I’ll mention that though boric acid is lethal for roaches, and apparently, friends say, for ants too, it is only very mildly toxic for humans – comparable to laundry soap. In fact, it is related to borax, that laundry cleaning ingredient. Link to University of Kentucky College of Agriculture article here. Here’s a quote from that article:

Boric acid is a wonderful tool for controlling cockroaches in homes, restaurants and other buildings. It is effective in extremely small amounts and retains its potency almost indefinitely provided the deposit remains dry. Unlike many insecticides, boric acid has no repellency to insects and, consequently, roaches return to treated areas repeatedly until they die. Boric acid is deadly to cockroaches, but is low in toxicity to people, pets and other nontarget animals. It is also odorless and contains no volatile solvents.

Boric acid is a white, inorganic powder chemically derived from boron and water. Boron is mined from vast mineral deposits in the ground and is used in countless consumer products, including laundry additives, toothpaste and mouthwash.

Thank you, University of Kentucky. I couldn’t have said it better myself. Though goodness knows I’ve tried.

If you’d like to read some other lovely places missionaries have found roaches, see this article, but you’ll have to excuse the Old Unimproved Cockroach Cookie Recipe Sans Excellence found there. Since I posted that, Pip found many in her blender motor, and another person found them in an insulated thermos. They are tricksy, those roaches. That article also tells where to find boric acid powder in Manila, Philippines.

Have you found roaches in unexpected places? Do tell, so we know we are not alone. We can’t ALL be horrible housekeepers, can we?

14 thoughts on “How to Have Fun in the Kitchen With Poison – Making Roach Cookies”

  1. We found a whole nest on the top book shelf in our office, nesting between a binder (old Tagalog notes) and the wall! They were big giant ones! I think we killed about 10 from there. And actually it was bad house keeping, why do we need to clean that top shelf anyway??? Now I know why!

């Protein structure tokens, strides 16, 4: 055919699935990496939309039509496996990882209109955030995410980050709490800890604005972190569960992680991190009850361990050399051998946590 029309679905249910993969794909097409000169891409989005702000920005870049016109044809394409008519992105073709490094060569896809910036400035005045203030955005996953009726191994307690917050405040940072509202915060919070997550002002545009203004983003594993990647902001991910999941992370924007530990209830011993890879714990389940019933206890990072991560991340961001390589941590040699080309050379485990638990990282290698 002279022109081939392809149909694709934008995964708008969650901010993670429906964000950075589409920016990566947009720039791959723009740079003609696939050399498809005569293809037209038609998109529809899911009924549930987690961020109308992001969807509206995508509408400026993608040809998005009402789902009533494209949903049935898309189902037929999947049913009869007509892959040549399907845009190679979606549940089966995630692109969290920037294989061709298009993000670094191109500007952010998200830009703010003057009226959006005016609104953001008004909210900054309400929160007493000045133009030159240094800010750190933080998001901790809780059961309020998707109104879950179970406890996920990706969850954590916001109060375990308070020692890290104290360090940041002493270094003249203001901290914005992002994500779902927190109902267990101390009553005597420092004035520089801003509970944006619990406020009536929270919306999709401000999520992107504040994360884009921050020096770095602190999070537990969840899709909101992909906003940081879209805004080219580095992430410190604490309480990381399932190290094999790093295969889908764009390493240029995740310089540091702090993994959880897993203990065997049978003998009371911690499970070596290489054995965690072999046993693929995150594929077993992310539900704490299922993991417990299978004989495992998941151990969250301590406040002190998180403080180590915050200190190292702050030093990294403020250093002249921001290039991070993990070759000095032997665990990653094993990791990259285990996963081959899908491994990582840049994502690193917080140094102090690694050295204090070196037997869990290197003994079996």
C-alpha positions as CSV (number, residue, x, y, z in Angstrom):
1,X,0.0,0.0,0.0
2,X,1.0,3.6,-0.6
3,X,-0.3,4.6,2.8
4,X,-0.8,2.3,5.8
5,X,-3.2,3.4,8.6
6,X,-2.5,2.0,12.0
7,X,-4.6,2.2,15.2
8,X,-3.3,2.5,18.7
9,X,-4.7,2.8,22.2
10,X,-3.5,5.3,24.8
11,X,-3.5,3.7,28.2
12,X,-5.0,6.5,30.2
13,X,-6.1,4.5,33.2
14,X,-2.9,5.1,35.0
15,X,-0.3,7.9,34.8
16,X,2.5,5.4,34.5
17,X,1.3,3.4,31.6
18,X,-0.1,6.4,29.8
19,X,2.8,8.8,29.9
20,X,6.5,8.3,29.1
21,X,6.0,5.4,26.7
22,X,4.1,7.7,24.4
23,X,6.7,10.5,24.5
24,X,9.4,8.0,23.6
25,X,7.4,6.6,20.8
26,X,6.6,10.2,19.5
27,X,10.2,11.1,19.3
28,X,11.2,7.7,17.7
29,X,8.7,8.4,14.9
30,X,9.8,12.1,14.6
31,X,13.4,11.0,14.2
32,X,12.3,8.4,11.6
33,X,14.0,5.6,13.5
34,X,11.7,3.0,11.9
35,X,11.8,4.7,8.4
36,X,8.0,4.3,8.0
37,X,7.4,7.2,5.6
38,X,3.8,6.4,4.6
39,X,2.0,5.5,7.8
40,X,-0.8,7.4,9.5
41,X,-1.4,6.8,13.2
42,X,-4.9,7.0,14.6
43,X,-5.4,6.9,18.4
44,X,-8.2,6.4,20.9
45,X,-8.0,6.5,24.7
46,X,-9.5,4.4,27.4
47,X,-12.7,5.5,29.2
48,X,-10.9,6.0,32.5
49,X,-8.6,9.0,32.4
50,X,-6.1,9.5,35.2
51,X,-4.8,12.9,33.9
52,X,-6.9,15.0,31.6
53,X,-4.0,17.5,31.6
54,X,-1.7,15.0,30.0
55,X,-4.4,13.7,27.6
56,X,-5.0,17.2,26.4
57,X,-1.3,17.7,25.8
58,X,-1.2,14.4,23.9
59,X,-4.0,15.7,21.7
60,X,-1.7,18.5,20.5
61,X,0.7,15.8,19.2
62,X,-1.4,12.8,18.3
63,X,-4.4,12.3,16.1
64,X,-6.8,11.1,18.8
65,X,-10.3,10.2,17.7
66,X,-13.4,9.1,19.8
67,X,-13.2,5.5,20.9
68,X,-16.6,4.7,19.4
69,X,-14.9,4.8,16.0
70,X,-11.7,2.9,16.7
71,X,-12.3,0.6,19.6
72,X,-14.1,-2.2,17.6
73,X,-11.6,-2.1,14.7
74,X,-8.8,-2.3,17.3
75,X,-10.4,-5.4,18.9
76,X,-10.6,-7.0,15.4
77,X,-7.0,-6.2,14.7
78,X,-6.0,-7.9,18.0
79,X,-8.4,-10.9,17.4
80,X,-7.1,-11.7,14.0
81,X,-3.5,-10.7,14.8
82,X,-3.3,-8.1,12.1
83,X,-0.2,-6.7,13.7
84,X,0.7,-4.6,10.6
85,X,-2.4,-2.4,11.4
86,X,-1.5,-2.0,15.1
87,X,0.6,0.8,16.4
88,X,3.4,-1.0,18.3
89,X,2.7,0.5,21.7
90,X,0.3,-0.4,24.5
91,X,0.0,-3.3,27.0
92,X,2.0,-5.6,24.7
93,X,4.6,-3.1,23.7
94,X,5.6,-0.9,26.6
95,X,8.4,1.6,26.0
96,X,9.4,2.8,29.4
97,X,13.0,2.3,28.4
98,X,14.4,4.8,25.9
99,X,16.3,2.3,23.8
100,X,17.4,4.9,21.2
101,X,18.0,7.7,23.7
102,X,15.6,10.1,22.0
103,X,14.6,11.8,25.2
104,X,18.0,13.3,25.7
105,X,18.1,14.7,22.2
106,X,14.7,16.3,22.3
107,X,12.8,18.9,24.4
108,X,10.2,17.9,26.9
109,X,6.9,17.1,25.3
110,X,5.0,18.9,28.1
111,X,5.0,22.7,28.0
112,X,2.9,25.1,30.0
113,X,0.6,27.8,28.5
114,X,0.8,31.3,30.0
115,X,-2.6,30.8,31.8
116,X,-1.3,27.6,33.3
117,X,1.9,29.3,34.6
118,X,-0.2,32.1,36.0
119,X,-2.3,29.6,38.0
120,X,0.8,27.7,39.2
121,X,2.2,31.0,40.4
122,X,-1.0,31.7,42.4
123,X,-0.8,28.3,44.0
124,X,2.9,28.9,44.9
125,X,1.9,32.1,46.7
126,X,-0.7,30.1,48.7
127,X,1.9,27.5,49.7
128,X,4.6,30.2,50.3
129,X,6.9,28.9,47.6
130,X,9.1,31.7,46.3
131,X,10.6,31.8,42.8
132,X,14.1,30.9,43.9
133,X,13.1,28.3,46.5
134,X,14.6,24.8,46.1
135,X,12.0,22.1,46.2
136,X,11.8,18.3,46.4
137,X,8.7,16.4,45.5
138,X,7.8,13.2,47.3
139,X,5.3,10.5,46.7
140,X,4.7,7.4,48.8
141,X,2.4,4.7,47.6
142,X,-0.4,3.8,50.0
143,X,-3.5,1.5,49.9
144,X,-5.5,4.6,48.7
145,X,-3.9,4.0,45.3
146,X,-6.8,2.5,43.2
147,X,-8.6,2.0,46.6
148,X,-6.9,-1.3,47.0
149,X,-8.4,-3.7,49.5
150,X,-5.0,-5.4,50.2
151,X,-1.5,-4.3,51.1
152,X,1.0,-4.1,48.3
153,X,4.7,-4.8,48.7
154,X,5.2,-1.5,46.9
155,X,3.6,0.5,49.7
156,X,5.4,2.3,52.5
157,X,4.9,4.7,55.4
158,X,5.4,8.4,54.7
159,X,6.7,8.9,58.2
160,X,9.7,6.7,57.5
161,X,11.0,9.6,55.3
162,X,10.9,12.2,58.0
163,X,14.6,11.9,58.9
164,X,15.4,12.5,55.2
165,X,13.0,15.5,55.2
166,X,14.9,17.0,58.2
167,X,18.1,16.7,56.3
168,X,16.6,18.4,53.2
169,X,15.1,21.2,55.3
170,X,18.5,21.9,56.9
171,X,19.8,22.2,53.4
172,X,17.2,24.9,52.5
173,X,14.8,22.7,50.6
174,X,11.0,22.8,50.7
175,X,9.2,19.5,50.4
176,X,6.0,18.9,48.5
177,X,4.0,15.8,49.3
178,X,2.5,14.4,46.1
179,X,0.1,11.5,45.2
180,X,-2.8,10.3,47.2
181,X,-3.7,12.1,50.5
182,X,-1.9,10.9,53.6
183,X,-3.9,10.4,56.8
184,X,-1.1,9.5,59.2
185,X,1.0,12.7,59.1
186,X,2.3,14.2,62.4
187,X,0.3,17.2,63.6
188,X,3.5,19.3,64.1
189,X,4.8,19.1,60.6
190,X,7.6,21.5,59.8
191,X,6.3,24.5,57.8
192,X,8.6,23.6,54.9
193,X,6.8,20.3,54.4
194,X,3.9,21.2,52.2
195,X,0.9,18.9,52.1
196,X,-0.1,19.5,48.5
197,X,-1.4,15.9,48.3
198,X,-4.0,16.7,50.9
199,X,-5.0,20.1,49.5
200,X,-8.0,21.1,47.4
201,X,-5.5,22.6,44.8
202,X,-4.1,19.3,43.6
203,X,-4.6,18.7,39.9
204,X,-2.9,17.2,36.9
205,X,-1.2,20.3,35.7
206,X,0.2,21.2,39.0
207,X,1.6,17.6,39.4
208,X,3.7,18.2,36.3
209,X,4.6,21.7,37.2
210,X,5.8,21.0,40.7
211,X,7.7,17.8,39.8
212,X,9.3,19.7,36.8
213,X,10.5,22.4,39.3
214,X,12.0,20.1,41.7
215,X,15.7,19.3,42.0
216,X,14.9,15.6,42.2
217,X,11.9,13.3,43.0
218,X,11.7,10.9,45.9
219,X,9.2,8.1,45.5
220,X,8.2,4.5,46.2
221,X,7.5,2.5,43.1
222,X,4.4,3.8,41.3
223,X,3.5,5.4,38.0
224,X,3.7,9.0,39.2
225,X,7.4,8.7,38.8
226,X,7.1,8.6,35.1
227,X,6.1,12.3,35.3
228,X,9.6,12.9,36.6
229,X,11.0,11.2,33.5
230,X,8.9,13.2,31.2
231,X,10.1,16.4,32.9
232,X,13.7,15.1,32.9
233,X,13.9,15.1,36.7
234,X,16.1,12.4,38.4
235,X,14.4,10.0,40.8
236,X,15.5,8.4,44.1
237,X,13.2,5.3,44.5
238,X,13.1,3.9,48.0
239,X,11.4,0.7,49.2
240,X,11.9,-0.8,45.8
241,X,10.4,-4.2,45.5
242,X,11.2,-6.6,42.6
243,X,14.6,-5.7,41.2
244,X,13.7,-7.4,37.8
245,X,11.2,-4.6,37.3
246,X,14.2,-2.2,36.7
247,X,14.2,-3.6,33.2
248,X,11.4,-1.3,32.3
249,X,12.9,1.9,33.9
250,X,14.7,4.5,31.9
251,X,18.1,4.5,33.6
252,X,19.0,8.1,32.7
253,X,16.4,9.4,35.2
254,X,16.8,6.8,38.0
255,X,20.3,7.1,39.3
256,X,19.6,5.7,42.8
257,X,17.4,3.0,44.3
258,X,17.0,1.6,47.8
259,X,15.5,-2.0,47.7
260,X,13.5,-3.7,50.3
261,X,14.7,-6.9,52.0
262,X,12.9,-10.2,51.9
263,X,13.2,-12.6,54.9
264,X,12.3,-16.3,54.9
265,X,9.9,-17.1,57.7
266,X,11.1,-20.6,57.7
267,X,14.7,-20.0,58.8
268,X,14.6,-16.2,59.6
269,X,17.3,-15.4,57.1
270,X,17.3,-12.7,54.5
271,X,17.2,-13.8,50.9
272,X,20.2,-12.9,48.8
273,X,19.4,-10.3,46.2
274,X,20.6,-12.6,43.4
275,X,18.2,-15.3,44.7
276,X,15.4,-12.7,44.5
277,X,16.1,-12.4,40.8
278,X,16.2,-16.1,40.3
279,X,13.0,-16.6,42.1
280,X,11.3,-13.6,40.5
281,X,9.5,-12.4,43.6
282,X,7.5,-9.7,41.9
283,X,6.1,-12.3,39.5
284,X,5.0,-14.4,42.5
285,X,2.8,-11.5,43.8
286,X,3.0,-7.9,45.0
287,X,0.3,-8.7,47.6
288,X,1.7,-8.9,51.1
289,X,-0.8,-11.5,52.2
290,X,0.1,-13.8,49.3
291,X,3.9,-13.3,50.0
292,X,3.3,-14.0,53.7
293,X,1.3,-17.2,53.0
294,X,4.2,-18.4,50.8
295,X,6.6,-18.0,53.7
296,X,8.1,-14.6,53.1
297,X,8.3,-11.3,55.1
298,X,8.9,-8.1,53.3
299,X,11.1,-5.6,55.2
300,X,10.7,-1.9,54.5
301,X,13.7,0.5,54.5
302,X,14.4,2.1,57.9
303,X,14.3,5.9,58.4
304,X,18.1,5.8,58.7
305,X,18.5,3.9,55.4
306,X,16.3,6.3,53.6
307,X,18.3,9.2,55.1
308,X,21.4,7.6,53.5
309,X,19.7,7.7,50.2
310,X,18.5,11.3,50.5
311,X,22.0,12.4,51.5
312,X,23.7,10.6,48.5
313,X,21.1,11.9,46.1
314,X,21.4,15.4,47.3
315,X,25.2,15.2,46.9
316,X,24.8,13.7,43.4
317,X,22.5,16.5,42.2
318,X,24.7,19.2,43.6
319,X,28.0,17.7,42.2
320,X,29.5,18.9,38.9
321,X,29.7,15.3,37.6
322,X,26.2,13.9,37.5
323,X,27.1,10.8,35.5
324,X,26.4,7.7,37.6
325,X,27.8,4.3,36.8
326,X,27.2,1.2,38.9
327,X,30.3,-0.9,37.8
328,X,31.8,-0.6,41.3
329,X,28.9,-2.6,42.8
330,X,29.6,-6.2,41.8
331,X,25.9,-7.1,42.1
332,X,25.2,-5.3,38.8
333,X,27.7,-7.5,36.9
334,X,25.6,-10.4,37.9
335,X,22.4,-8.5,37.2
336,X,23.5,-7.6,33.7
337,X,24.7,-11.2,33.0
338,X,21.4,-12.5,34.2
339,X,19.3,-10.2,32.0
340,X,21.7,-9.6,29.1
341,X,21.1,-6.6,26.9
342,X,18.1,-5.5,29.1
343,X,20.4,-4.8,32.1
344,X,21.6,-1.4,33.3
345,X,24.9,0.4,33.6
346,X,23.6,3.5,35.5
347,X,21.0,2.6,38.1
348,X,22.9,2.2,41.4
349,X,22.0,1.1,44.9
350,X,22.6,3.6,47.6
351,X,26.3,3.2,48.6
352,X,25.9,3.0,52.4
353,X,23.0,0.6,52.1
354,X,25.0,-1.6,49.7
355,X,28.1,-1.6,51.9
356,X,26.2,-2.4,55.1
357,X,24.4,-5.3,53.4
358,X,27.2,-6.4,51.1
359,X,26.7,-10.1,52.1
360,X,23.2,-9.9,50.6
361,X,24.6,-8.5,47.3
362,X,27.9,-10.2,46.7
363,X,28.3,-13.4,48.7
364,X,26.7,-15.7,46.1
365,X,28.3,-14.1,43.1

1. Nests of roaches are the nastiest thing. The babies, the eggs, the ick. But that’s a perfect spot to hide a roach cookie. Your little ones probably aren’t getting into your old Tagalog notes very often. Thanks for sharing, Shannon! Nice to hear from you.

  2. Donna, thank you so much for posting this receipe! I used to make these when I lived in the Philippines, but I lost the receipe. I’ve tried a few times the last few years to find a receipe, but never did. I even tried to make them from memory, but it was too long ago that I made them. I don’t have a big problem with them, I just would rather use these “cookies” instead of roach spray! Candy

    1. Candy! I’m so sorry. I just found this comment. Glad to help you bring back all those great and not-so-great memories of your time in the Philippines. (I just learned that my email settings were incorrect and I haven’t been getting notifications of comments. This blogging thing is fun, but there is a LOT to learn, and I’m still learning and learning.) It was good for me to research boric acid powder and find out how mild of a poison is really is. I used to be pretty scared of it while mixing up the roach cookies in my kitchen. Hope you have a great New Year!!

  3. Hi! I used your recipe for Jungle Playdough this week, thanks for that! We’re missionaries and teachers in Fiji, also a tropical place with lots of cockroaches, and I also have an oven that doesn’t turn on “low.” I also have had roaches in my blender motor, which were subsequently ground to bits all over my counter. Also, have had them inside my infrequently used hairdryer. So yucky! We use the roach baits sometimes, but happy for a safer alternative with five small children in the house. Thanks a bunch for the recipe (and humor too). Bookmarking your blog… will have to try your moong bean stew sometime.🙂 Lindy

    1. Hi Lindy! Thanks for stopping by, and thanks for the kind words. I’m so happy to know the Jungle Playdough is being used in Fiji. What fun! Yes, those roaches. Tricksie things, aren’t they? There seems to be no end to what they can get into. And hairdryer – in the heat and humidity in our tribal station, not to mention power issues – mine didn’t get used too much either. I’d drag it out if we were going to take some family pictures, vain me.

  4. im going to try this.. i just made up a recipe i hope it works.. i used some cereal some sugar flour water and of course boric acid. i mixed it all together and placed it all the areas and corners where i see roaches. I hope they enjoy and die a quickly. thanks for your recipe i will try that next..

    1. See my other post about Roach Cookies for more information – Alyson’s Chemicals in Quezon City stocks it. They are at 1425 G. Araneta Avenue near Del Monte Avenue. Phone number: 712-2266.

  5. Thank you so much! This recipe works! We were roach free for about 6 months here in the Amazon jungle. I am making another batch today!